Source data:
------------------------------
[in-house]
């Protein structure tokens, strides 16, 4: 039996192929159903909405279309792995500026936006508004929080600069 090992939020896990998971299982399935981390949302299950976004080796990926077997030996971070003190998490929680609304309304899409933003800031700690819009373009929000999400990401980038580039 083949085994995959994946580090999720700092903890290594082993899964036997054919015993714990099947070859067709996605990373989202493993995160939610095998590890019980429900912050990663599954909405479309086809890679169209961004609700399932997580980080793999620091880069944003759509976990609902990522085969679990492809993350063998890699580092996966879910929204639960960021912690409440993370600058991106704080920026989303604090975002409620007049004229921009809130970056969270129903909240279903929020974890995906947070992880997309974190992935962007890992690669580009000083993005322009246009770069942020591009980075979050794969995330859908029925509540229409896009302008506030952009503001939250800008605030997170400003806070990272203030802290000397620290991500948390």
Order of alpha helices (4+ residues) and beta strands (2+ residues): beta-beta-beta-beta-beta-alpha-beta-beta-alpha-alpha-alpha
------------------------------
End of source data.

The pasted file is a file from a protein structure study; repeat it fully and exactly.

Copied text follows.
[in-house]
């Protein structure tokens, strides 16, 4: 039996192929159903909405279309792995500026936006508004929080600069 090992939020896990998971299982399935981390949302299950976004080796990926077997030996971070003190998490929680609304309304899409933003800031700690819009373009929000999400990401980038580039 083949085994995959994946580090999720700092903890290594082993899964036997054919015993714990099947070859067709996605990373989202493993995160939610095998590890019980429900912050990663599954909405479309086809890679169209961004609700399932997580980080793999620091880069944003759509976990609902990522085969679990492809993350063998890699580092996966879910929204639960960021912690409440993370600058991106704080920026989303604090975002409620007049004229921009809130970056969270129903909240279903929020974890995906947070992880997309974190992935962007890992690669580009000083993005322009246009770069942020591009980075979050794969995330859908029925509540229409896009302008506030952009503001939250800008605030997170400003806070990272203030802290000397620290991500948390």
Order of alpha helices (4+ residues) and beta strands (2+ residues): beta-beta-beta-beta-beta-alpha-beta-beta-alpha-alpha-alpha